Besides inviting ordinary people to perform on the show, the live broadcast venue also sets up many interactions between performers and audiences. You can send SMS or cast your vote on the Internet to choose your favorite performance. In the eyes of the directors, the gala is a delightful chronicle. In this age, it doesn’t work if I sing and only you listen — everyone should be entertained.
Difficult to Cater to All Tastes
The Spring Festival Gala is held every year. It has turned from a mere gala to a widely talked about social topic. The preparation usually takes more than half a year. The directors, while wearing short-sleeve T-shirts, are expected to imagine the scene of blowing snow. Some directors even wrote in their blogs: “It is a hard job to be a director of the Spring Festival Gala. You need to be physically strong to stay up late for several months and then you need to be mentally strong to face the harsh criticism after the show is broadcast.” Every year after the Spring Festival Gala, discussions, criticism, questions and reproaches appear in the major media.
Mr. Cao, a resident in Jiangsu Province, and his family watch the show on TV every year. They said the gala has transformed from the one that leads you to spend the New Year’s Eve to the one that accompanies you to spend the night. The performances targeting northerners outweigh the other performances. Many skits are based on the daily life of people in the north, which may sometimes confuse the southerners as they don’t understand the northern dialects.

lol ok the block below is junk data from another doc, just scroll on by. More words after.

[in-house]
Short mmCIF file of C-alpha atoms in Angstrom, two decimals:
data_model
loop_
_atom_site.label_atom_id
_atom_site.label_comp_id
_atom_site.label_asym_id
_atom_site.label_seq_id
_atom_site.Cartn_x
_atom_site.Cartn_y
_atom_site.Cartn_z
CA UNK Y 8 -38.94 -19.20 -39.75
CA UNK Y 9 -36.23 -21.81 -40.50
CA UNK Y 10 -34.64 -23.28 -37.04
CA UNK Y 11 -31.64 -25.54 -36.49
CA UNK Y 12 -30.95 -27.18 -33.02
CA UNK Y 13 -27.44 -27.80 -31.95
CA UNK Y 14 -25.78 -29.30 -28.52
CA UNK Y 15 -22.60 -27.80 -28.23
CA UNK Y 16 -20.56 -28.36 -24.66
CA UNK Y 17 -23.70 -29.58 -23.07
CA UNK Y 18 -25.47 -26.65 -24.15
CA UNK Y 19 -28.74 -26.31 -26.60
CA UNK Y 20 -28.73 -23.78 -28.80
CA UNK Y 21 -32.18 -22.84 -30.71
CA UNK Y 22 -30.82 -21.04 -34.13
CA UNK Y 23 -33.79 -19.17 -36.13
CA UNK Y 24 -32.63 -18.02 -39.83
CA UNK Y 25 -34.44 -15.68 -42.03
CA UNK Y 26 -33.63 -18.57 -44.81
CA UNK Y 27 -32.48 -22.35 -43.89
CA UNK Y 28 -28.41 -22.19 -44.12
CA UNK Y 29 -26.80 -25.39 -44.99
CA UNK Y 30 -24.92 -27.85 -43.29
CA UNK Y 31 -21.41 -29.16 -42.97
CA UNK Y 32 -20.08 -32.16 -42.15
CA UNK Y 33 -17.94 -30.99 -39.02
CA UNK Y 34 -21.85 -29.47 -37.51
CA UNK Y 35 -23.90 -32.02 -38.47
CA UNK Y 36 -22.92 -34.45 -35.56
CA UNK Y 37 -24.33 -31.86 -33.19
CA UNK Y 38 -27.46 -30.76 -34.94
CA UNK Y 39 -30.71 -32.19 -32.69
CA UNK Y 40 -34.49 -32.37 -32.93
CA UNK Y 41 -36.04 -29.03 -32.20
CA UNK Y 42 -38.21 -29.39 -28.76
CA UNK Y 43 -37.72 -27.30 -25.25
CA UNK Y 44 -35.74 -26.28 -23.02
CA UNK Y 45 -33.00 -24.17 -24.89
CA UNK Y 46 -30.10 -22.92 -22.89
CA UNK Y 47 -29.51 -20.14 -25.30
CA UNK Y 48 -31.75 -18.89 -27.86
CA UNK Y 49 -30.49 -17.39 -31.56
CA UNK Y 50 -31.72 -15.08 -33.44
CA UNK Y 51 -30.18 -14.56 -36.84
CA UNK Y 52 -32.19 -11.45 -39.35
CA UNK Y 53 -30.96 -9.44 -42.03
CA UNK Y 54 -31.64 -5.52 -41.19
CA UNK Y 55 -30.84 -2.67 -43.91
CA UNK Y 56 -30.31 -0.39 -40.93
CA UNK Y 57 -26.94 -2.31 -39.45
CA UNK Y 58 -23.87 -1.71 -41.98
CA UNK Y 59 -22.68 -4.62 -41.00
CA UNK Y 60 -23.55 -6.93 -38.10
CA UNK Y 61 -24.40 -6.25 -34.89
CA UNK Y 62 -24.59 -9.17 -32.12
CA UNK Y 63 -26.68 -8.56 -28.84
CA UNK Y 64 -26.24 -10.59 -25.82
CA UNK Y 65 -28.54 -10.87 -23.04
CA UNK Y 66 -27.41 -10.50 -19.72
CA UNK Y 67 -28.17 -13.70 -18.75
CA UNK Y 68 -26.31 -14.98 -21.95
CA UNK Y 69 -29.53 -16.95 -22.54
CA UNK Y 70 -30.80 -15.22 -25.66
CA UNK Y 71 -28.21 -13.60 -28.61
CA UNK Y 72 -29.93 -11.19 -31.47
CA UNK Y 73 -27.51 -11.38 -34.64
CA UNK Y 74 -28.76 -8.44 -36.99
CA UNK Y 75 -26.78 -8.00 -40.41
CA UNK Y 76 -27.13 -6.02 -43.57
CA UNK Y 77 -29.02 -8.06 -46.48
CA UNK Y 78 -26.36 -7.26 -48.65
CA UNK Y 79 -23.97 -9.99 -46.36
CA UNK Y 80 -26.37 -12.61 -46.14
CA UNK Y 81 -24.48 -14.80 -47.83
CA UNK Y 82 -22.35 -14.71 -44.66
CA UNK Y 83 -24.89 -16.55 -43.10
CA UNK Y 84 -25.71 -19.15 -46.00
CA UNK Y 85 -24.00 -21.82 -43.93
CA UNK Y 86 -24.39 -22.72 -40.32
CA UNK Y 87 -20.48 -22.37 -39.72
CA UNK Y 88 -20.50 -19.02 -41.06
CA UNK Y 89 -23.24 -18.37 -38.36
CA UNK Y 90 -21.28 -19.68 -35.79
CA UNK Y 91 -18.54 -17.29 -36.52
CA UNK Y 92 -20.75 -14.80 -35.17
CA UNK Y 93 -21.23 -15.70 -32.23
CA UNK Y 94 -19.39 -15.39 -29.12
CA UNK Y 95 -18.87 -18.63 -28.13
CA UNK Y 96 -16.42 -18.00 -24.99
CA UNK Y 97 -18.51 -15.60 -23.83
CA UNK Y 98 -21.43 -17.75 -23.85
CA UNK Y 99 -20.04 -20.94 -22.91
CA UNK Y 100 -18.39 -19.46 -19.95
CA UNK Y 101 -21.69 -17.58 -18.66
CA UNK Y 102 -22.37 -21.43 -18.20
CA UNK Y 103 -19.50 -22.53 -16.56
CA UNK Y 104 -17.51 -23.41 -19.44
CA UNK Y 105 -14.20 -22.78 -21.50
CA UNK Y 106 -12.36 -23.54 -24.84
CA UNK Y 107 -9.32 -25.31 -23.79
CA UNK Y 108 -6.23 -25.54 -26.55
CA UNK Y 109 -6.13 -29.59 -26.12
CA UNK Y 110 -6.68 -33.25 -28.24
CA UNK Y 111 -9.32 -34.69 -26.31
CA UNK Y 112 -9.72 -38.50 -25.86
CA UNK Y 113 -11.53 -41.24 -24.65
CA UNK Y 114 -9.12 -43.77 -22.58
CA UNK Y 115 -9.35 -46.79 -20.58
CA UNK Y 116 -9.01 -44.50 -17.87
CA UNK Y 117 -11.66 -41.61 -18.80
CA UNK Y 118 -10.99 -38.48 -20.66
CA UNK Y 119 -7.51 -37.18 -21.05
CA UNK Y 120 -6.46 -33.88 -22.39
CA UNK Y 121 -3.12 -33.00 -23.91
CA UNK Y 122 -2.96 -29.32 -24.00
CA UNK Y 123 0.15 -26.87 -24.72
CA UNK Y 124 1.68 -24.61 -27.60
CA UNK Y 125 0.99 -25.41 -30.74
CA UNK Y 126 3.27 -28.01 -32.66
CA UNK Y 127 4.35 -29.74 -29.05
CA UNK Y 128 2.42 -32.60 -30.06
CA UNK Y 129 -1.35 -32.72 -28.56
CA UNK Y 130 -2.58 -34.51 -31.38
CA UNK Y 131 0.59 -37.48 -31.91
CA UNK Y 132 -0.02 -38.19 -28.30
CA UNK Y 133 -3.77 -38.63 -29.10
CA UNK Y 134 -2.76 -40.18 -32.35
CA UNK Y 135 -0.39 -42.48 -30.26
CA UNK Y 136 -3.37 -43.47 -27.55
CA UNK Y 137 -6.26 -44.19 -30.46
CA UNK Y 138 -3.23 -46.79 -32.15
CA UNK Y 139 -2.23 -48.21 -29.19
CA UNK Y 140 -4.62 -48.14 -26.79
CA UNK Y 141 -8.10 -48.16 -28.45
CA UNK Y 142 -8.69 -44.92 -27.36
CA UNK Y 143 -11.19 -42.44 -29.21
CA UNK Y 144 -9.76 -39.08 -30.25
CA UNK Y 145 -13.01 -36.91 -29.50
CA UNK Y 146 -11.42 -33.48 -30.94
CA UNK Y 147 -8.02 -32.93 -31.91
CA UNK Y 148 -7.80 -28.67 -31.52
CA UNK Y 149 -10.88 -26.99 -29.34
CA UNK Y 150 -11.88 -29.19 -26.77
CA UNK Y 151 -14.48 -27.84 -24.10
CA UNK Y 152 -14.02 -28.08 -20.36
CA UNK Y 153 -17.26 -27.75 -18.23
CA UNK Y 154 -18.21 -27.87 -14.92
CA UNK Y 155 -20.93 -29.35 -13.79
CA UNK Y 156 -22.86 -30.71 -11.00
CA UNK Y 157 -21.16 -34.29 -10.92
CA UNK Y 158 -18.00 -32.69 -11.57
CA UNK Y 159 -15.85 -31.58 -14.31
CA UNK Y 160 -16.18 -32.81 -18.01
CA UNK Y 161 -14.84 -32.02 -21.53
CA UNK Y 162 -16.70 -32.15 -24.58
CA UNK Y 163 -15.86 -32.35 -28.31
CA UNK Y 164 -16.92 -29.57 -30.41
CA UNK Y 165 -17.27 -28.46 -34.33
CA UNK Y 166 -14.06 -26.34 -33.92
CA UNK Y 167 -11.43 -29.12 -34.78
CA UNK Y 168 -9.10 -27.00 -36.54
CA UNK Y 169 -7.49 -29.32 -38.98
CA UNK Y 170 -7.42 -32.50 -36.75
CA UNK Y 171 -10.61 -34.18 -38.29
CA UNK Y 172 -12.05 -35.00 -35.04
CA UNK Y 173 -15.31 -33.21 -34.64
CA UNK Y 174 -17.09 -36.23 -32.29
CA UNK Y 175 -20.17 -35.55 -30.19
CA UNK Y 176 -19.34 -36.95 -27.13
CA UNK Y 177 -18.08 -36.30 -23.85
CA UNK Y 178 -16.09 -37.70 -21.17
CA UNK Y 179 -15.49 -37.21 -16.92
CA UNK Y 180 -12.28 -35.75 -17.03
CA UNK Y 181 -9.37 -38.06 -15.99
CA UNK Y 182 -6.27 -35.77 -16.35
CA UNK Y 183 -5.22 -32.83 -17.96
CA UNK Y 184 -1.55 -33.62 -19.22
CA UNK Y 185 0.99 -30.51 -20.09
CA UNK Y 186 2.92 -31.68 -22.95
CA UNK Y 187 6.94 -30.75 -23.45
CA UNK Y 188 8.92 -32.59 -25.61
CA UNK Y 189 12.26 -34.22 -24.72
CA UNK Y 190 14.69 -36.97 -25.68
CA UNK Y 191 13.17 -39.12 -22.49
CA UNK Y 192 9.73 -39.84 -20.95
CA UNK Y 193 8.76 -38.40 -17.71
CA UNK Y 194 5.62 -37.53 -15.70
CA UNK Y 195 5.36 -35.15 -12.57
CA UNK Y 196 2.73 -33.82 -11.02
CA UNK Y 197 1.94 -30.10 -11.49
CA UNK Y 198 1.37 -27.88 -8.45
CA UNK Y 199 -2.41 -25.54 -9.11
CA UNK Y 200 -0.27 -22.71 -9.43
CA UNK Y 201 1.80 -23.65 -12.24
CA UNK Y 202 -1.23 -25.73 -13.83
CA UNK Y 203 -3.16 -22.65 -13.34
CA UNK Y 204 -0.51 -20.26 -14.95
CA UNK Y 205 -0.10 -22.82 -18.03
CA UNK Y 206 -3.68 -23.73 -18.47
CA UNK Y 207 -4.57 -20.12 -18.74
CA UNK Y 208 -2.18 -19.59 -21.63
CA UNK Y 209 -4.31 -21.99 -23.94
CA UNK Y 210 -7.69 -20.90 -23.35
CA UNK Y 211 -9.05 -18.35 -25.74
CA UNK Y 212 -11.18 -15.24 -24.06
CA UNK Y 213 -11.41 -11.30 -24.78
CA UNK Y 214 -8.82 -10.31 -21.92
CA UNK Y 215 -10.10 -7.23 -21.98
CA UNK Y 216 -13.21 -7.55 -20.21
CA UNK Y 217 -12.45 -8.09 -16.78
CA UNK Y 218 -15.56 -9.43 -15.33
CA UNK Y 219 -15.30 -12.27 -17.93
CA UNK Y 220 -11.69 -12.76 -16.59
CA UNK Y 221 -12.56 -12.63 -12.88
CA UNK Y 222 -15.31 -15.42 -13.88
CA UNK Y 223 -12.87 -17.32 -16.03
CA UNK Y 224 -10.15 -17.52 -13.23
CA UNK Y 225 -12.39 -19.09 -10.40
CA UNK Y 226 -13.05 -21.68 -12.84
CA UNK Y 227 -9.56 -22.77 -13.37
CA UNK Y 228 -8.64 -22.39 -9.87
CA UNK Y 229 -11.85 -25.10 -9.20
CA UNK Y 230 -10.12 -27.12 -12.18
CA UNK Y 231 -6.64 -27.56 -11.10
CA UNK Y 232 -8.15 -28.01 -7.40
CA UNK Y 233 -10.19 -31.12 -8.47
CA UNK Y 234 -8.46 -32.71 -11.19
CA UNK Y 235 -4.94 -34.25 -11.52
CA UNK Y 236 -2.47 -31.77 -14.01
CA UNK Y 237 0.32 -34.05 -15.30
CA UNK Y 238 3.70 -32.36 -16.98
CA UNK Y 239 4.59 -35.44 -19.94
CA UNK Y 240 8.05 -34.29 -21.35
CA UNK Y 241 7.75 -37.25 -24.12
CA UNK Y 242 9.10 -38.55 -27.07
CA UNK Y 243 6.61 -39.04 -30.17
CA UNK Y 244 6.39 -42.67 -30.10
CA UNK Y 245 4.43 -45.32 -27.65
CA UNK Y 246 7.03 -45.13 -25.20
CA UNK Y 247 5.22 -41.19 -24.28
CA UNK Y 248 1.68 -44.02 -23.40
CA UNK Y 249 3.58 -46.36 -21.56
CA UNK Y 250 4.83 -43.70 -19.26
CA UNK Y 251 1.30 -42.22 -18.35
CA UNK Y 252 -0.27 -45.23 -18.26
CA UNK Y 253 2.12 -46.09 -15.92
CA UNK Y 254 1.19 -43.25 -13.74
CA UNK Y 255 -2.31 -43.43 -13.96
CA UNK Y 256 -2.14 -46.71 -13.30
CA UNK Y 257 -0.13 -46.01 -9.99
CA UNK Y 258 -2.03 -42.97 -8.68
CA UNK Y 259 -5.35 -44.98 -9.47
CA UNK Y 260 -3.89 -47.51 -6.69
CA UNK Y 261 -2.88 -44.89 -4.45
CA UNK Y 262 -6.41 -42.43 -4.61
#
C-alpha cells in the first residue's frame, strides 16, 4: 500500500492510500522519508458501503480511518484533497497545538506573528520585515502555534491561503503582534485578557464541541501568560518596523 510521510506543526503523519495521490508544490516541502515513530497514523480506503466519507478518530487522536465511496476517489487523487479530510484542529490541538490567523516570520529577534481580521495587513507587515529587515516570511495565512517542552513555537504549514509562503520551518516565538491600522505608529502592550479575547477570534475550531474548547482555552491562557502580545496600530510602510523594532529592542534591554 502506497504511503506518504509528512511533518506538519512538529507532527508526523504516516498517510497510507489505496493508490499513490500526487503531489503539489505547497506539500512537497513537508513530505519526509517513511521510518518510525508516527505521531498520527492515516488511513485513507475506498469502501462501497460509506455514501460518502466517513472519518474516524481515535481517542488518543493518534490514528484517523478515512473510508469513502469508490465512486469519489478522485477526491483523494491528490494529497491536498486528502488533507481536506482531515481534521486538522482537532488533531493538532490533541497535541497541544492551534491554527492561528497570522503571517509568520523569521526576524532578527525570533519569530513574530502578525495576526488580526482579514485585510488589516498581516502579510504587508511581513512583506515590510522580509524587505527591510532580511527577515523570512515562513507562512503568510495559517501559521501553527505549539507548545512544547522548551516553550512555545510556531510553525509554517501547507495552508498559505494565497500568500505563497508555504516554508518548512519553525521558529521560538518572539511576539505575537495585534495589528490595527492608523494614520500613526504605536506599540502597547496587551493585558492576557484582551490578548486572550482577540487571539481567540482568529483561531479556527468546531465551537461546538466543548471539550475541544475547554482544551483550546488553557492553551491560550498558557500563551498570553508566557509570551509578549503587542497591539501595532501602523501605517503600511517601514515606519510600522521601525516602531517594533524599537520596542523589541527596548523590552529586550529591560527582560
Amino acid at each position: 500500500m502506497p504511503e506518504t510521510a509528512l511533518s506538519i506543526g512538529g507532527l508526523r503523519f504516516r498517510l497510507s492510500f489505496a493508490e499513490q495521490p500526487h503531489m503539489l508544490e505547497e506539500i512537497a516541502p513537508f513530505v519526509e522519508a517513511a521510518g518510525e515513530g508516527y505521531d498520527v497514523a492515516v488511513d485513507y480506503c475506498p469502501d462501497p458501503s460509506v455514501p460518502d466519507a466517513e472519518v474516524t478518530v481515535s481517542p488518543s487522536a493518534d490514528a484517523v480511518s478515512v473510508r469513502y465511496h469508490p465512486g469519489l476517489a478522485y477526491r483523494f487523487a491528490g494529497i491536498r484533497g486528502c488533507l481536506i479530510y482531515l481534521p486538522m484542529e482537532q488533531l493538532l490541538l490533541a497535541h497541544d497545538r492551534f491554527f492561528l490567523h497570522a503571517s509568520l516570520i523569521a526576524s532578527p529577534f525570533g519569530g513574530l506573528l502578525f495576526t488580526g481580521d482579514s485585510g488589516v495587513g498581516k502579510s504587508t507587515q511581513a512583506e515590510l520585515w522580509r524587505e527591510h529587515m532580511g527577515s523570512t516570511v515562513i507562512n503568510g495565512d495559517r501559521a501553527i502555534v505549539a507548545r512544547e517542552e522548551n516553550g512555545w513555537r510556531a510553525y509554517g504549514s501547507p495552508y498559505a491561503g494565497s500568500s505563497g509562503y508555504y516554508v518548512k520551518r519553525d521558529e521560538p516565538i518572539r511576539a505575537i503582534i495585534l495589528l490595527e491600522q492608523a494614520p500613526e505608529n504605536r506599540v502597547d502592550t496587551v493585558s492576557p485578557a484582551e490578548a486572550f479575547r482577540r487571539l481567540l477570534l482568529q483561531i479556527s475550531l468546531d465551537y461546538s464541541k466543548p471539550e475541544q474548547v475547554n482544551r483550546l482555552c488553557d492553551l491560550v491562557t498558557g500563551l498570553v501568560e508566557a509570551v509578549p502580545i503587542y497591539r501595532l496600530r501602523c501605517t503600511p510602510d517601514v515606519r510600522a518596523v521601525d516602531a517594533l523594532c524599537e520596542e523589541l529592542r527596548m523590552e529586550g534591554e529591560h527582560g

According to a survey, this year’s Spring Festival Gala gained a less-than-2 percent audience rate in the southern province of Hainan, 20 times less than the average over 50 percent audience rate in the country. Apart from the south-north difference, the audience make-up also counts. About 60 percent of the TV audience in China is farmers. In the pluralistic society that has broken the bonds of common thought, it is inevitably difficult to cater to all tastes. If this New Year’s Eve dinner targets to satisfy the tastes of all people, including farmers, white-collar workers and elites, the chef needs to show what he is really made of.
As an old Chinese saying has it, a single flower is not spring; all flowers blooming makes a full spring. Spring Festival Gala held by provincial televisions, Internet Spring Festival shows and “knock-off” Spring Festival shows have all sprung up. During the festival, audiences can watch more than 100 shows. Compared with the serious and scripted Spring Festival Gala by CCTV, the provincial TV shows are made with distinguishing features, with some of the shows aimed at the simplest joy and excitement. The “Network Spring Festival Show,” organized by China Network Television (CNTV), was broadcast for seven successive days attracting the young audience. In those network shows, the performers include grass-root magicians, department store security guards, owners of newspaper stalls and street cleaners.
The Spring Festival Gala has continued for almost 30 years. Despite compliments or criticism, appreciation or disappointment, and praise or rant, the Chinese people are used to the company of the gala on the New Year’s Eve and at the moment the clock strikes 12. Just imagine, would the New Year’s Eve be regarded as New Year’s Eve if there were no Spring Festival show? Would the over-1-billion Chinese people agree to that? This cultural dinner of the Spring Festival Gala has become an indispensable “New Year’s Eve” dinner for all Chinese in the world. Whatever innovations the chef makes, this dinner must contain the flavor of “blessing and happiness” and express all Chinese people’s prayer and expectations for the coming New Year.
Published in Confucius Institute Magazine
Magazine 13. Volume 2. March 2011.